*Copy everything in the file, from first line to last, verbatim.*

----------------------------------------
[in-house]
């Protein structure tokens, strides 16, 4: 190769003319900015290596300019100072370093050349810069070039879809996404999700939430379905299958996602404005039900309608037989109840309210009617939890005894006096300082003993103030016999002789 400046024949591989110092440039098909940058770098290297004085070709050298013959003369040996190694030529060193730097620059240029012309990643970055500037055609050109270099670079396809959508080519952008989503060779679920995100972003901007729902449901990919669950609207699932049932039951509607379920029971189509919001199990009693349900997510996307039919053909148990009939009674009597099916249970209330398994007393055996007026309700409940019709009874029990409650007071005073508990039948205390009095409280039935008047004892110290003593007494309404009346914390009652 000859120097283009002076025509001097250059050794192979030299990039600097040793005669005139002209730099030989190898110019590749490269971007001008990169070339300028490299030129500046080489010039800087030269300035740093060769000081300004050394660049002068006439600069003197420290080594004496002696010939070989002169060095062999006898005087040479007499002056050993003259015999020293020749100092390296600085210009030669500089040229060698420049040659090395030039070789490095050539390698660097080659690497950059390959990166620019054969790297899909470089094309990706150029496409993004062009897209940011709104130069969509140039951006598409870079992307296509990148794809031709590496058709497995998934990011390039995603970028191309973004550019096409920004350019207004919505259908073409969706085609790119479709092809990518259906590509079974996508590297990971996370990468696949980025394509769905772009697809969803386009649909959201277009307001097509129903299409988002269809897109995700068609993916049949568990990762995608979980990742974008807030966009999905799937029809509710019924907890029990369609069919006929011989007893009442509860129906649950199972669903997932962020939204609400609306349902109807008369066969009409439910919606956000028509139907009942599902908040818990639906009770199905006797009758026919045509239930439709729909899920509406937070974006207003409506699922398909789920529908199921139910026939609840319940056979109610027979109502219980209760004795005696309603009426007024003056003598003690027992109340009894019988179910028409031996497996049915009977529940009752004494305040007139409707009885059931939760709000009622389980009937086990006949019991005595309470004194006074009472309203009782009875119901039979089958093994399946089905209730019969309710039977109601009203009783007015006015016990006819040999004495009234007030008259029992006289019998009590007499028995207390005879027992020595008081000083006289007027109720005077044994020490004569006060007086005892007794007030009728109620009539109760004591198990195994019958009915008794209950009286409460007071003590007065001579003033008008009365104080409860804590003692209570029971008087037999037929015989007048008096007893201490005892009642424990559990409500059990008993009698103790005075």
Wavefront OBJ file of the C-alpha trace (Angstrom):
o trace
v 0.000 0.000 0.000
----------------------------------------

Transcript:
[in-house]
């Protein structure tokens, strides 16, 4: 190769003319900015290596300019100072370093050349810069070039879809996404999700939430379905299958996602404005039900309608037989109840309210009617939890005894006096300082003993103030016999002789 400046024949591989110092440039098909940058770098290297004085070709050298013959003369040996190694030529060193730097620059240029012309990643970055500037055609050109270099670079396809959508080519952008989503060779679920995100972003901007729902449901990919669950609207699932049932039951509607379920029971189509919001199990009693349900997510996307039919053909148990009939009674009597099916249970209330398994007393055996007026309700409940019709009874029990409650007071005073508990039948205390009095409280039935008047004892110290003593007494309404009346914390009652 000859120097283009002076025509001097250059050794192979030299990039600097040793005669005139002209730099030989190898110019590749490269971007001008990169070339300028490299030129500046080489010039800087030269300035740093060769000081300004050394660049002068006439600069003197420290080594004496002696010939070989002169060095062999006898005087040479007499002056050993003259015999020293020749100092390296600085210009030669500089040229060698420049040659090395030039070789490095050539390698660097080659690497950059390959990166620019054969790297899909470089094309990706150029496409993004062009897209940011709104130069969509140039951006598409870079992307296509990148794809031709590496058709497995998934990011390039995603970028191309973004550019096409920004350019207004919505259908073409969706085609790119479709092809990518259906590509079974996508590297990971996370990468696949980025394509769905772009697809969803386009649909959201277009307001097509129903299409988002269809897109995700068609993916049949568990990762995608979980990742974008807030966009999905799937029809509710019924907890029990369609069919006929011989007893009442509860129906649950199972669903997932962020939204609400609306349902109807008369066969009409439910919606956000028509139907009942599902908040818990639906009770199905006797009758026919045509239930439709729909899920509406937070974006207003409506699922398909789920529908199921139910026939609840319940056979109610027979109502219980209760004795005696309603009426007024003056003598003690027992109340009894019988179910028409031996497996049915009977529940009752004494305040007139409707009885059931939760709000009622389980009937086990006949019991005595309470004194006074009472309203009782009875119901039979089958093994399946089905209730019969309710039977109601009203009783007015006015016990006819040999004495009234007030008259029992006289019998009590007499028995207390005879027992020595008081000083006289007027109720005077044994020490004569006060007086005892007794007030009728109620009539109760004591198990195994019958009915008794209950009286409460007071003590007065001579003033008008009365104080409860804590003692209570029971008087037999037929015989007048008096007893201490005892009642424990559990409500059990008993009698103790005075």
Wavefront OBJ file of the C-alpha trace (Angstrom):
o trace
v 0.000 0.000 0.000